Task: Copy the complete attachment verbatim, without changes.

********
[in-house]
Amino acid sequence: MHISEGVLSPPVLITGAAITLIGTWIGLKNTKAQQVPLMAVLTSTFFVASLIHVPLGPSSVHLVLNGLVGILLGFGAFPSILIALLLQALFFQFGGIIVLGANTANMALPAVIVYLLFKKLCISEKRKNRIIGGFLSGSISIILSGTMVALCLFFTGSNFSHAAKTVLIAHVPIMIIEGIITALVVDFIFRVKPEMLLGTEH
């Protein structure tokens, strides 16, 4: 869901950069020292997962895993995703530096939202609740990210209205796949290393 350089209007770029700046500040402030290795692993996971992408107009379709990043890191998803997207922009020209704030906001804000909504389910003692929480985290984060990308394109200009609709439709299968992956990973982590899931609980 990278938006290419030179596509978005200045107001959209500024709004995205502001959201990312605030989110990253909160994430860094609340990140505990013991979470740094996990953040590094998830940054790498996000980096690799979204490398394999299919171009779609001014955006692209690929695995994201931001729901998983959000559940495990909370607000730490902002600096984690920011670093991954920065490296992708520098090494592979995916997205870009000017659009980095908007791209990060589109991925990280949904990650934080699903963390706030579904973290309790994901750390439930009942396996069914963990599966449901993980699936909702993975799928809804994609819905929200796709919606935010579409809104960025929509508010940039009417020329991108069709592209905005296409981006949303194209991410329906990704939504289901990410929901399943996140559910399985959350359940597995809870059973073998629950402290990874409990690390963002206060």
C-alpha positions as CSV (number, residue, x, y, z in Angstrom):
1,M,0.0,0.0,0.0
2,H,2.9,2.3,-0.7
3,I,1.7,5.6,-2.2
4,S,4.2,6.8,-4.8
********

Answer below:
[in-house]
Amino acid sequence: MHISEGVLSPPVLITGAAITLIGTWIGLKNTKAQQVPLMAVLTSTFFVASLIHVPLGPSSVHLVLNGLVGILLGFGAFPSILIALLLQALFFQFGGIIVLGANTANMALPAVIVYLLFKKLCISEKRKNRIIGGFLSGSISIILSGTMVALCLFFTGSNFSHAAKTVLIAHVPIMIIEGIITALVVDFIFRVKPEMLLGTEH
């Protein structure tokens, strides 16, 4: 869901950069020292997962895993995703530096939202609740990210209205796949290393 350089209007770029700046500040402030290795692993996971992408107009379709990043890191998803997207922009020209704030906001804000909504389910003692929480985290984060990308394109200009609709439709299968992956990973982590899931609980 990278938006290419030179596509978005200045107001959209500024709004995205502001959201990312605030989110990253909160994430860094609340990140505990013991979470740094996990953040590094998830940054790498996000980096690799979204490398394999299919171009779609001014955006692209690929695995994201931001729901998983959000559940495990909370607000730490902002600096984690920011670093991954920065490296992708520098090494592979995916997205870009000017659009980095908007791209990060589109991925990280949904990650934080699903963390706030579904973290309790994901750390439930009942396996069914963990599966449901993980699936909702993975799928809804994609819905929200796709919606935010579409809104960025929509508010940039009417020329991108069709592209905005296409981006949303194209991410329906990704939504289901990410929901399943996140559910399985959350359940597995809870059973073998629950402290990874409990690390963002206060």
C-alpha positions as CSV (number, residue, x, y, z in Angstrom):
1,M,0.0,0.0,0.0
2,H,2.9,2.3,-0.7
3,I,1.7,5.6,-2.2
4,S,4.2,6.8,-4.8